The PowerPoint describes Herzog and his nebulous associates at IAM Financial, Inc. as 20-year experts in "bringing the most innovative and market leading investment products to our clientele," who "thoroughly research and scrutinize every offering before making a recommendation." This bold assertion is followed by the claim that NLS has been around for "many years." (Herzog declined to comment, but in his defense, it's entirely possible that his definition of "many" is "one or two.")

Judah and Jablonski could never have spread their gospel without a hungry sales force, which included licensed insurance agents and people who liked to play financial expert on the weekends.  And in February 2011, the receiver sued these agents in an attempt to recoup $9 million.

Although life-settlement investments aren't considered securities by the U.S. Securities and Exchange Commission, they're classified as such in Texas. As stated on the State Securities Board's Web site, "the term 'security' is defined broadly..." Basically, if you invest money in something and expect money in return, Texas considers it a security, whether you like it or not. The board doesn't keep this information under lock and key. There is no secret handshake or special door-knock required.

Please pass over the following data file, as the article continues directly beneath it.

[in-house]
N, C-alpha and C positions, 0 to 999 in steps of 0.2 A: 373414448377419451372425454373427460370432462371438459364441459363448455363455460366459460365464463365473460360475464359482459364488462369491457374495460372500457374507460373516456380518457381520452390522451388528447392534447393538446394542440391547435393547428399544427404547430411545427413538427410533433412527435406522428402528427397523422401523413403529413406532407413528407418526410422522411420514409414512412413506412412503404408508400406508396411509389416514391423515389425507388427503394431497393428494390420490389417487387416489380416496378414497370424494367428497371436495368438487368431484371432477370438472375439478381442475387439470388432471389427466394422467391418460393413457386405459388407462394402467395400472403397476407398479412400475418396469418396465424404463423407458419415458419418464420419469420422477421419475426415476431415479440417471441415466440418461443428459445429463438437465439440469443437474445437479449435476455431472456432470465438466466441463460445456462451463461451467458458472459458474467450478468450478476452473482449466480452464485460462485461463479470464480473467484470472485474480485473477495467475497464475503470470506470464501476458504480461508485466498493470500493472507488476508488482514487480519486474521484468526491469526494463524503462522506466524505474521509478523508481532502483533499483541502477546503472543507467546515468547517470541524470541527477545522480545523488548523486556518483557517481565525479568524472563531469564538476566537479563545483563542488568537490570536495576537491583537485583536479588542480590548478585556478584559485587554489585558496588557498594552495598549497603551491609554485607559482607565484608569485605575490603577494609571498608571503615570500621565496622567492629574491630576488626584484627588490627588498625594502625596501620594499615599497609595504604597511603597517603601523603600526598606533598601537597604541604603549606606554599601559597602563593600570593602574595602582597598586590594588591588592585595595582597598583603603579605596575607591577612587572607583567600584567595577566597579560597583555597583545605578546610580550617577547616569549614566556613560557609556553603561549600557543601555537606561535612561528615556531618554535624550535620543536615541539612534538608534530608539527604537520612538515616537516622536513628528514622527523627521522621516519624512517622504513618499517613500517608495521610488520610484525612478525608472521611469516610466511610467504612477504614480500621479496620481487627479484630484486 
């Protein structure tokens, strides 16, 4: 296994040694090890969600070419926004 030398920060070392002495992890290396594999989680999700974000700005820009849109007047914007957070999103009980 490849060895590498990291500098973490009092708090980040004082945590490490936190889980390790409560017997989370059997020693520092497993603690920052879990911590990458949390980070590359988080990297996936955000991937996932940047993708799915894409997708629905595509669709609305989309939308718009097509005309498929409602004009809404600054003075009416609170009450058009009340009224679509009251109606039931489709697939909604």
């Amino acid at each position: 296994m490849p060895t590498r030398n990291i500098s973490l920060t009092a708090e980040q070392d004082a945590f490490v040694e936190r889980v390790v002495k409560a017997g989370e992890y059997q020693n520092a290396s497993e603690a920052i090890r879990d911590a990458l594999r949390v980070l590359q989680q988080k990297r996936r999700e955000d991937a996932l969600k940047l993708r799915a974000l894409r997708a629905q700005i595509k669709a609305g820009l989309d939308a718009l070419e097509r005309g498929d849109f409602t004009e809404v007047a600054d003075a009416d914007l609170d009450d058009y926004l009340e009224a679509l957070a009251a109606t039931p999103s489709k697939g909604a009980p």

Through their attorneys, Judah and Jablonski claim that they honestly didn't know life settlements were securities under Texas law. In the year and a half since NLS was shut down, they haven't come up with a better argument. Through their lawyers, Judah and Jablonski have constructed a legal defense predicated on the suggestion that they are  pathological idiots incapable of performing even the most basic Google search, and who delegated fundamental financial matters to "experts" with an even more alarming scarcity of sense.

According to Ben Dominguez, who represents Jablonski in the 2011 criminal matter, but who represented Judah in the 2009 civil action, the NLS co-founders depended largely on the advice of an accountant and a former IRS worker. At no time in the planning and creation of NLS did the two men consult an attorney, something that maybe should've been on a to-do list for two guys planning to control tens of millions of dollars. Somewhere along the way, apparently no one bothered to ask the question, "Are we dealing with securities?"